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Investigating Origins

Archaeological, scientific and historical articles dealing directly with the issue of origins, evolution, the early chapters of Genesis and the Genesis Flood. (Genesis 1-9).

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The most widely used tool to measure the age of the Earth is radioactive decay. The great scientist Ernest Rutherford was the first to define the concept of 'half-life,' that is, the time it takes for one half of the atoms in a given quantity of a radioactive element (such as plutonium) to decay into another element (such as uranium), or for one isotope of an element (such as carbon-14) to decay into another isotope of that same element (such as carbon-12)...

Contrary to media reports, intelligent design is not a religious-based idea, but instead an evidence-based scientific theory about life's origins

As we read the narrative of Genesis 1, we repeatedly encounter the word 'expanse' or 'firmament.' These words are used to translate the Hebrew term raqia, but carry baggage that tends to predispose how we English readers interpret these verses, hindering our ability to derive their meaning on purely contextual grounds...

One of the most heated topics in the search for origins is the debate over whether the enormous complexity of living beings is the result of accident or design. Recent breakthroughs in nanotechnology may shed further light on the subject. Chemists and engineers have figured out how to make sophisticated versions of children's pop-up books on a microscopic scale, and they have discovered that these structures, according to the journal Science News, start off as two-dimensional and then 'fold themselves into final, functional three-dimensional shapes' (Cunningham 2006: 344).

According to George M. Whitesides, a chemist and materials scientist at Harvard, self-folding falls under the broader category of self-assembly, in which scientists design structures that build themselves out of specific components. This self-assembly, in Whitesides' words, 'is a strategy for making complex, multicomponent, three-dimensional things' (Ibid.). He further pointed out that nature itself is the ultimate example of self-assembly, stating that 'you and I are self-assembled objects.' From the proteins that make up our cells, to the cells that make up our bodies, he says, 'it all comes together by itself' (Ibid.).

Whitesides' entry into the realm of self-folding began with his knowledge of protein self-assembly. Proteins, which are the building blocks of our bodies, start out as chains of amino acids, which then fold themselves into three-dimensional forms. The sequence of the amino acids, and the interactions among them, dictate the final shapes of the proteins (Ibid.).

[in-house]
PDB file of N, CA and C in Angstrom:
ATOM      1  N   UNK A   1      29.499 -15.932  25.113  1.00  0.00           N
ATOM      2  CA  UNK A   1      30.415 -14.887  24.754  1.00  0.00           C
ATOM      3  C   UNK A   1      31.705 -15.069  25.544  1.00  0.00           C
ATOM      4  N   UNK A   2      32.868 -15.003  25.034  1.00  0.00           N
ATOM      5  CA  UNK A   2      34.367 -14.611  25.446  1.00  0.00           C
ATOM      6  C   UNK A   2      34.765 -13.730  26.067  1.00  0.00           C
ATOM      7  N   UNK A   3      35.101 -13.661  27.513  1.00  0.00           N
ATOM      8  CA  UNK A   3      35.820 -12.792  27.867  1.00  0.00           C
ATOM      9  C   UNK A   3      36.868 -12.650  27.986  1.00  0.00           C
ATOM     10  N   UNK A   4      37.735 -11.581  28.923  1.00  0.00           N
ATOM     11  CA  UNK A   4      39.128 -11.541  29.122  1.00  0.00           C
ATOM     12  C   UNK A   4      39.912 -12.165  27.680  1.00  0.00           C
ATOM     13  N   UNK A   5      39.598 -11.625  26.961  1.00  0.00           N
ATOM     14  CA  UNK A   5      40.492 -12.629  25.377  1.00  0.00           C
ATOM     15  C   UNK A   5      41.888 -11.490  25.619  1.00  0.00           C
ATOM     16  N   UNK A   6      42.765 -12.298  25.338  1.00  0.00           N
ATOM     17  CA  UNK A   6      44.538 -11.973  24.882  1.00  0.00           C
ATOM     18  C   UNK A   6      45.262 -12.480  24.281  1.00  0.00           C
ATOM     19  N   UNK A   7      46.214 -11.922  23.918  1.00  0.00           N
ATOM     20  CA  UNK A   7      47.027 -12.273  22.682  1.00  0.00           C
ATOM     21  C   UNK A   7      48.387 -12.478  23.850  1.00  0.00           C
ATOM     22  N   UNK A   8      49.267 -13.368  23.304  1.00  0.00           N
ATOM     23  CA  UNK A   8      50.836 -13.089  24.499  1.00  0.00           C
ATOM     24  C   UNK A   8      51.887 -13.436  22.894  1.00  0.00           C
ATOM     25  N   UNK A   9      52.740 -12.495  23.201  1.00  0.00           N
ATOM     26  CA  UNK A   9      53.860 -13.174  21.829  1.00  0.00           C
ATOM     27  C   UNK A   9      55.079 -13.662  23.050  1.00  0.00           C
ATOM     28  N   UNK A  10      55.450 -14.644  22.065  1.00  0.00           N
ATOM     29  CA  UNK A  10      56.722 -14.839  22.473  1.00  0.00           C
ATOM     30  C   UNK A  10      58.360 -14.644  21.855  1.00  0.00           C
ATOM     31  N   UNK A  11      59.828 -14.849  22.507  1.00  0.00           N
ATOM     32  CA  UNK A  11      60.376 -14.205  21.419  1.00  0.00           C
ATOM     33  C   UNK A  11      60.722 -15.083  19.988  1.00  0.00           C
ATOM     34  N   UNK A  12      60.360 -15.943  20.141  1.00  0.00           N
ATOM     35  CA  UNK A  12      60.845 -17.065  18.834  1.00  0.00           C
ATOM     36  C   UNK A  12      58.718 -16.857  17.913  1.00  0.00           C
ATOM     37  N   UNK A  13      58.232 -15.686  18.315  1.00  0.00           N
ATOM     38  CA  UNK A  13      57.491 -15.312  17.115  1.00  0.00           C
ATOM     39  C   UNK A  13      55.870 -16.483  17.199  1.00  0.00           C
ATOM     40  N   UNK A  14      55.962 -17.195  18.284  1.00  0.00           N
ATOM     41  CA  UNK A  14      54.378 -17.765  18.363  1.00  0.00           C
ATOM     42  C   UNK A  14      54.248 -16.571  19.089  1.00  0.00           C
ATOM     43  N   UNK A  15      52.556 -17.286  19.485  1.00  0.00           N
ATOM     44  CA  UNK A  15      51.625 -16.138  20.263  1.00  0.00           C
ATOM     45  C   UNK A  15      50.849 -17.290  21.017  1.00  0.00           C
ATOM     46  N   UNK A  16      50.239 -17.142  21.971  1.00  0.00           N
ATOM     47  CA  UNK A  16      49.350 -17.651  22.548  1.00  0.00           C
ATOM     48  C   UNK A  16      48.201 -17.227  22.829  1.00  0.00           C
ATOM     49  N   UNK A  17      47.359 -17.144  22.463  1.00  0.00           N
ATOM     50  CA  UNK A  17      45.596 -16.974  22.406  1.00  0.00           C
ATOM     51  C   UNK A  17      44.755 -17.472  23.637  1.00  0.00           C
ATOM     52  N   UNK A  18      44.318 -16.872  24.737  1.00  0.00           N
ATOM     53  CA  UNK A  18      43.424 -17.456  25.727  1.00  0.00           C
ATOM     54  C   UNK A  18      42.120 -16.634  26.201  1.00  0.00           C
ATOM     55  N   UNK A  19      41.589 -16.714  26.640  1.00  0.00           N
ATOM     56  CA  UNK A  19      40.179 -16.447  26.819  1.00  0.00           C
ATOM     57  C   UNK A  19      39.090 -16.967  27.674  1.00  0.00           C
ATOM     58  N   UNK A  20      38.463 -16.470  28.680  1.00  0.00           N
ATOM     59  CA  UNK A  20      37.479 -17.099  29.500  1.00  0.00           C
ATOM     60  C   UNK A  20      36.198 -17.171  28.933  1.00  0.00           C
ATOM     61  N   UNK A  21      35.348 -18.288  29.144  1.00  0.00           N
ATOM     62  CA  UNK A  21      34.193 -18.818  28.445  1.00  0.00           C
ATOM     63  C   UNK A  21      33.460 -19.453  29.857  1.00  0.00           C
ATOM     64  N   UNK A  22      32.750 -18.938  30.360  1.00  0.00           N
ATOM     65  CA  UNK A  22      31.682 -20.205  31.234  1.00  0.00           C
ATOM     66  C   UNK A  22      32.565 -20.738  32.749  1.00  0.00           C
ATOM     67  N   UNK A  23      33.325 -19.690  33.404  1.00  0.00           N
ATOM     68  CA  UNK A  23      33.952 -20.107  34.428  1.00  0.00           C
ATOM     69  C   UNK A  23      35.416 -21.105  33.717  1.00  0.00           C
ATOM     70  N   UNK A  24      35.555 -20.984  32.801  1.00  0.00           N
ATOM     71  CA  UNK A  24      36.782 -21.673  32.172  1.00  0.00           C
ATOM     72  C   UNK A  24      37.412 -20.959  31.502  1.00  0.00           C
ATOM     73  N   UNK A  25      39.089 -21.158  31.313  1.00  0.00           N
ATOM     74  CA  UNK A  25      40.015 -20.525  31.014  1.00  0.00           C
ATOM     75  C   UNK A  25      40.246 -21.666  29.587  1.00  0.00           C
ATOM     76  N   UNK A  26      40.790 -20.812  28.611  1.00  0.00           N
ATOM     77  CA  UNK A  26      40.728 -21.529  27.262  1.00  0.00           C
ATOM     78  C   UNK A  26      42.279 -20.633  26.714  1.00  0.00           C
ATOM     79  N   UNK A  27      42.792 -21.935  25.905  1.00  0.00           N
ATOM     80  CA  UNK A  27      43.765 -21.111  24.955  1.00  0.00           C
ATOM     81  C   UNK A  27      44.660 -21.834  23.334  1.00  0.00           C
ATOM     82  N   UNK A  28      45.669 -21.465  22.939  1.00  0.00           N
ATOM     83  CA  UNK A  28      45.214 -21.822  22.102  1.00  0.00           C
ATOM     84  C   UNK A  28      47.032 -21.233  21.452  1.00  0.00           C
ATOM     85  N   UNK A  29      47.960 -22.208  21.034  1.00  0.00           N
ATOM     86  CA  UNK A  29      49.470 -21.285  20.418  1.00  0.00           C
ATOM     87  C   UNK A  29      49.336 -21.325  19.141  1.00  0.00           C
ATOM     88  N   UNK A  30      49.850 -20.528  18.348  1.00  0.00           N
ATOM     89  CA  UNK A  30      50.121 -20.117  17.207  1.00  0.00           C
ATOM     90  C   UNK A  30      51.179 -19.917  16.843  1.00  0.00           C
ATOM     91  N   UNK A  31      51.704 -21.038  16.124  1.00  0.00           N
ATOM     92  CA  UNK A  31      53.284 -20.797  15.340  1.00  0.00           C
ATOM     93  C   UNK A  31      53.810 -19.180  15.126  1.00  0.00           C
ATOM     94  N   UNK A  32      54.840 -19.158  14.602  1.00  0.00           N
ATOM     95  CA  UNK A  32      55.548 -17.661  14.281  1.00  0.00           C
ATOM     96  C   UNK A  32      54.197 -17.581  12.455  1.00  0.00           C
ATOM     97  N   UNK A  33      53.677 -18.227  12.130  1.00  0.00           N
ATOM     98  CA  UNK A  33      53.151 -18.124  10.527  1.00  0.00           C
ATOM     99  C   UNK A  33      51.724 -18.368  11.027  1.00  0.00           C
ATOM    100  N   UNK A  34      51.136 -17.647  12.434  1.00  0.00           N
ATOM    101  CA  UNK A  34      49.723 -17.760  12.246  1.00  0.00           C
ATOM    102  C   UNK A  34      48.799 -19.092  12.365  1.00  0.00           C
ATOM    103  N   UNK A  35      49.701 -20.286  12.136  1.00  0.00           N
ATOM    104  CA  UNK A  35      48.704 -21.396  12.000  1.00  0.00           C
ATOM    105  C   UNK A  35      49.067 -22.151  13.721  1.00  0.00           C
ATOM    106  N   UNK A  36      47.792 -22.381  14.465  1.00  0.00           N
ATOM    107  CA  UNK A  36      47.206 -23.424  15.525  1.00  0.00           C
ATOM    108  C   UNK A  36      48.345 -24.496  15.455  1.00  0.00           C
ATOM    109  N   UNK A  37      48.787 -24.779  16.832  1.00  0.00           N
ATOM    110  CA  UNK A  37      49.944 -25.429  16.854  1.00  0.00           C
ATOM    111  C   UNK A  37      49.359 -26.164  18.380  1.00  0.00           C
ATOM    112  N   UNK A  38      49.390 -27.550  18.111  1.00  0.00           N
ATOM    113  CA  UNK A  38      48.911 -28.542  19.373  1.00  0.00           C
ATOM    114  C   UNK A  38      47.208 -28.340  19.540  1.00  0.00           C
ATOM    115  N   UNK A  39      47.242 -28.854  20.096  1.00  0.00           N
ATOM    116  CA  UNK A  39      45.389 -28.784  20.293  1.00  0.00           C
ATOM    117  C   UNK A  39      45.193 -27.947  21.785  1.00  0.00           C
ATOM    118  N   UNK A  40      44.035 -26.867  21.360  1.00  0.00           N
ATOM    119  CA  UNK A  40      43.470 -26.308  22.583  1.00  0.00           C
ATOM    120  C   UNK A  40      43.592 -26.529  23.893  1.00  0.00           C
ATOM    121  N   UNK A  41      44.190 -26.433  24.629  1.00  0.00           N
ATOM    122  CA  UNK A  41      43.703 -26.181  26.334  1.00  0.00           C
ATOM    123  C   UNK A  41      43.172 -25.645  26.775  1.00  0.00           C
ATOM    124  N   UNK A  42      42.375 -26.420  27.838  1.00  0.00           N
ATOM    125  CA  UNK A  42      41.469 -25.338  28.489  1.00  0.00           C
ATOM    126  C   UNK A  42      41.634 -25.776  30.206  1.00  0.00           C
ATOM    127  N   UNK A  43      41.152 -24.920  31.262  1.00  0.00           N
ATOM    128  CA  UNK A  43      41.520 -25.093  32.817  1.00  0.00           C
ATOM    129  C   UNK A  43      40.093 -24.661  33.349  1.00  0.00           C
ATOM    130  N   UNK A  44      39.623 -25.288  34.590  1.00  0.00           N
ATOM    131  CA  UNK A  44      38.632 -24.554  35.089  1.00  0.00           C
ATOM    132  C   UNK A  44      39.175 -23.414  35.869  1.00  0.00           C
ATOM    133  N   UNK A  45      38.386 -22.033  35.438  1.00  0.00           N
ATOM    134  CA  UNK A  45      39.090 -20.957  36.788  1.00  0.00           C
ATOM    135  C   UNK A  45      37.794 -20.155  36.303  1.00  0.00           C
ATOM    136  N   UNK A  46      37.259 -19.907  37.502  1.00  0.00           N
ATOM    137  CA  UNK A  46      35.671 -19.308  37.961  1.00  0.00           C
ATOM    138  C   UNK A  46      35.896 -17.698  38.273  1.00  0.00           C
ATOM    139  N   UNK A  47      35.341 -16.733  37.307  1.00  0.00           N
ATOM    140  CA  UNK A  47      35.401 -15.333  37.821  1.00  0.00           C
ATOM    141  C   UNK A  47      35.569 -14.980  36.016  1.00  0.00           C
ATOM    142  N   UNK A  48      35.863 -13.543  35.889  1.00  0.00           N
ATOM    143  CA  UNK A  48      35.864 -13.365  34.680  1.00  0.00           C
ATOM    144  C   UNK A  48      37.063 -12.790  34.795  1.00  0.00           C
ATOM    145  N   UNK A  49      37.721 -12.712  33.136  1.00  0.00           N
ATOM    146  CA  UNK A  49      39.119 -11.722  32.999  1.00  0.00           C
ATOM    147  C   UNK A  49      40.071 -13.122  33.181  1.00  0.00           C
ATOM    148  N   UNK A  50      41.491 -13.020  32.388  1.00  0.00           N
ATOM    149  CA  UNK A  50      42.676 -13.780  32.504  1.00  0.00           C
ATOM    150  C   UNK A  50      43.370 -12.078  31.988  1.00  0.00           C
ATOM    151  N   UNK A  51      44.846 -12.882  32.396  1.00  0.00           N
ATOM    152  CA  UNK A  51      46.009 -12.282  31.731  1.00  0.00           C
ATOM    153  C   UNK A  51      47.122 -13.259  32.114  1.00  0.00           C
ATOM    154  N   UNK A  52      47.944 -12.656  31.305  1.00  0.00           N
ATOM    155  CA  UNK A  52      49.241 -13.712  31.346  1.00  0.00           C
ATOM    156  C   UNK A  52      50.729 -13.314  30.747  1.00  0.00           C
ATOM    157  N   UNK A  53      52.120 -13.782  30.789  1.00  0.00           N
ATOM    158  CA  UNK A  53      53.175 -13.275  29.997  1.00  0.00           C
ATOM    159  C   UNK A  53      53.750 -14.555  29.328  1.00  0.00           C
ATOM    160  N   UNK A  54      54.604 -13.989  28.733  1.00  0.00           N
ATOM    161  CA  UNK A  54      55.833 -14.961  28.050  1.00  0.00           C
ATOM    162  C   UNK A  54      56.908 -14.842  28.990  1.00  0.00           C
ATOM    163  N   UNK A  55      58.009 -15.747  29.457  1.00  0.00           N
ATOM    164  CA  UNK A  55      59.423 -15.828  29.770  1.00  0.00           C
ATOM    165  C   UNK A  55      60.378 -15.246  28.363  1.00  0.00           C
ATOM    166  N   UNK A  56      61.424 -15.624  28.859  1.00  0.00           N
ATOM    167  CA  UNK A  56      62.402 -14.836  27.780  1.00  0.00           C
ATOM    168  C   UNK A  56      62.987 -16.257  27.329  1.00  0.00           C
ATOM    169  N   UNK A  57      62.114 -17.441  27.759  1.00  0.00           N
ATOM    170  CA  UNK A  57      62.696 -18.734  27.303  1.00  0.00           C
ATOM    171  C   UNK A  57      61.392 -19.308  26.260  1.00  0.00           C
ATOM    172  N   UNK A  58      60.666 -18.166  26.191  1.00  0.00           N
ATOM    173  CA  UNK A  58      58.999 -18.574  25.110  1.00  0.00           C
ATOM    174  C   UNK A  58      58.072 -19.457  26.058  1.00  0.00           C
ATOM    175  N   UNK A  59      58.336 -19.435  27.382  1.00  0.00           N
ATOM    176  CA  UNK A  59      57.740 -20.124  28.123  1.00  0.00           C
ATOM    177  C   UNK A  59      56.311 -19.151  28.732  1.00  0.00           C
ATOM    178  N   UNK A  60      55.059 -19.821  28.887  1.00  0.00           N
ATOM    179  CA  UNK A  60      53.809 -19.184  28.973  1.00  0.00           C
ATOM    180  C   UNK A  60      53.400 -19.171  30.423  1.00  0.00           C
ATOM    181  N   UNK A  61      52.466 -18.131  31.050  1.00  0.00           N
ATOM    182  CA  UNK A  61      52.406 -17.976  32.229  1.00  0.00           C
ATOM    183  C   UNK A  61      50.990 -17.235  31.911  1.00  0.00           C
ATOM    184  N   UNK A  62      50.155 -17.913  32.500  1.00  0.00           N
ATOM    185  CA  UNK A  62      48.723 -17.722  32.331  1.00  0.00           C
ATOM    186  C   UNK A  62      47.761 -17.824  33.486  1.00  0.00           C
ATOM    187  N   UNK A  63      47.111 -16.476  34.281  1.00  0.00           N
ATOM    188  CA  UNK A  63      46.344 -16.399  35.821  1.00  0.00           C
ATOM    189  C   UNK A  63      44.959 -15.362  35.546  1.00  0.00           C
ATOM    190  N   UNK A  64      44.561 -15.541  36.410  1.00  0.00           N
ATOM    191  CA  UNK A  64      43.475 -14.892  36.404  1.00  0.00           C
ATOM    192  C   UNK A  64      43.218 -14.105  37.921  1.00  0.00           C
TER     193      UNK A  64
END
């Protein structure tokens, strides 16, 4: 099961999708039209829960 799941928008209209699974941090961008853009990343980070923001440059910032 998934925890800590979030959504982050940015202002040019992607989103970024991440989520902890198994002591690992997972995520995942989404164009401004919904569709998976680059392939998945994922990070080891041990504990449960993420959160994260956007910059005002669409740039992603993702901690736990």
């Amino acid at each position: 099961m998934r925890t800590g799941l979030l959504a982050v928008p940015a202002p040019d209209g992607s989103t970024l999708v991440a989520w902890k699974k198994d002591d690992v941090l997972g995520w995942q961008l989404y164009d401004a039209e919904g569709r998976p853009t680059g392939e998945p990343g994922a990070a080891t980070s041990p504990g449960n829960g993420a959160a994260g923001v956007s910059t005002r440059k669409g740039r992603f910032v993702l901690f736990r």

In an effort to duplicate this process, Whitesides, along with Derek A. Bruzewicz and their colleagues at Harvard, started with a strip of transparent plastic tape only 12 micrometers thick, 3 millimeters wide, and 50 millimeters long. They then placed 100-nanometer-thick diamond shapes made of copper along one surface of the tape. According to Bruzewicz, each copper diamond can be thought of as an amino acid on a protein chain (Ibid.).

The team then crimped the tape between metal combs with zigzagging teeth as a suggestion for how the structure would ultimately self-fold into its final shape. After dipping the tape into solder and then hot water, 'the tape had completely folded into its predetermined shape.' The team then moved on to a more complex shape that folded into a helix-the very shape of our DNA, the 'blueprint' that makes us what we are (Ibid.).

A team at Johns Hopkins University, led by engineer David H. Gracias, has gone a step further by getting two-dimensional patterns to fold into cubes and pyramids. These 'containers,' according to Gracias' team, might play host to chemical reactions or even transplantable cells (Ibid. 346).

The central point is that these created structures are parallel to the building blocks of all living beings, including ourselves, and they did not come about by accident or random chance, but by the outside force of highly intelligent scientists. In fact, according to Science News,

Whitesides says that[,] as researchers learn more, it might become possible to create new kinds of electronics and displays as well as to begin to uncover nature's assembly techniques. Although the strategy is ubiquitous in nature, for scientists, he says, 'self-assembly is just at the beginning' (Ibid.)

In other words, the more advances scientists make, the closer they come to replicating the process of intelligent design that created all the life forms that exist or have ever existed.

Reference:

Cunningham, A. 2006. 'Chemical Pop-up Books.' Science News 170, no. 22.

The inexact nature of the methods currently used by scientists to date the earth has been discussed numerous times in this column. A recent example of this inexactitude was discovered by Elizabeth Catlos, associate professor of geology at Oklahoma State University. She and her colleagues undertook numerous scientific expeditions to the Himalayas, the highest mountains in the world. During these expeditions she collected rocks bearing garnets. According to the journal Smithsonian:

Forged tens of miles beneath the surface of the earth, garnets are more than semiprecious gems; they are also exquisite recorders of geologic data. Through variations in their chemical composition, garnets preserve information about the extreme pressures and temperatures at which they crystallized. They also contain tiny grains of monazite, a rare earth mineral that lends itself to radioactive dating (Nash 2007: 91).

Back when she was a graduate student at UCLA, Catlos sliced these garnets and dated the monazites inside them with an instrument known as an ion microprobe. As reported by Smithsonian: 'The data she recorded contradicted the prevailing picture of how the world's highest mountains were formed' (Ibid.).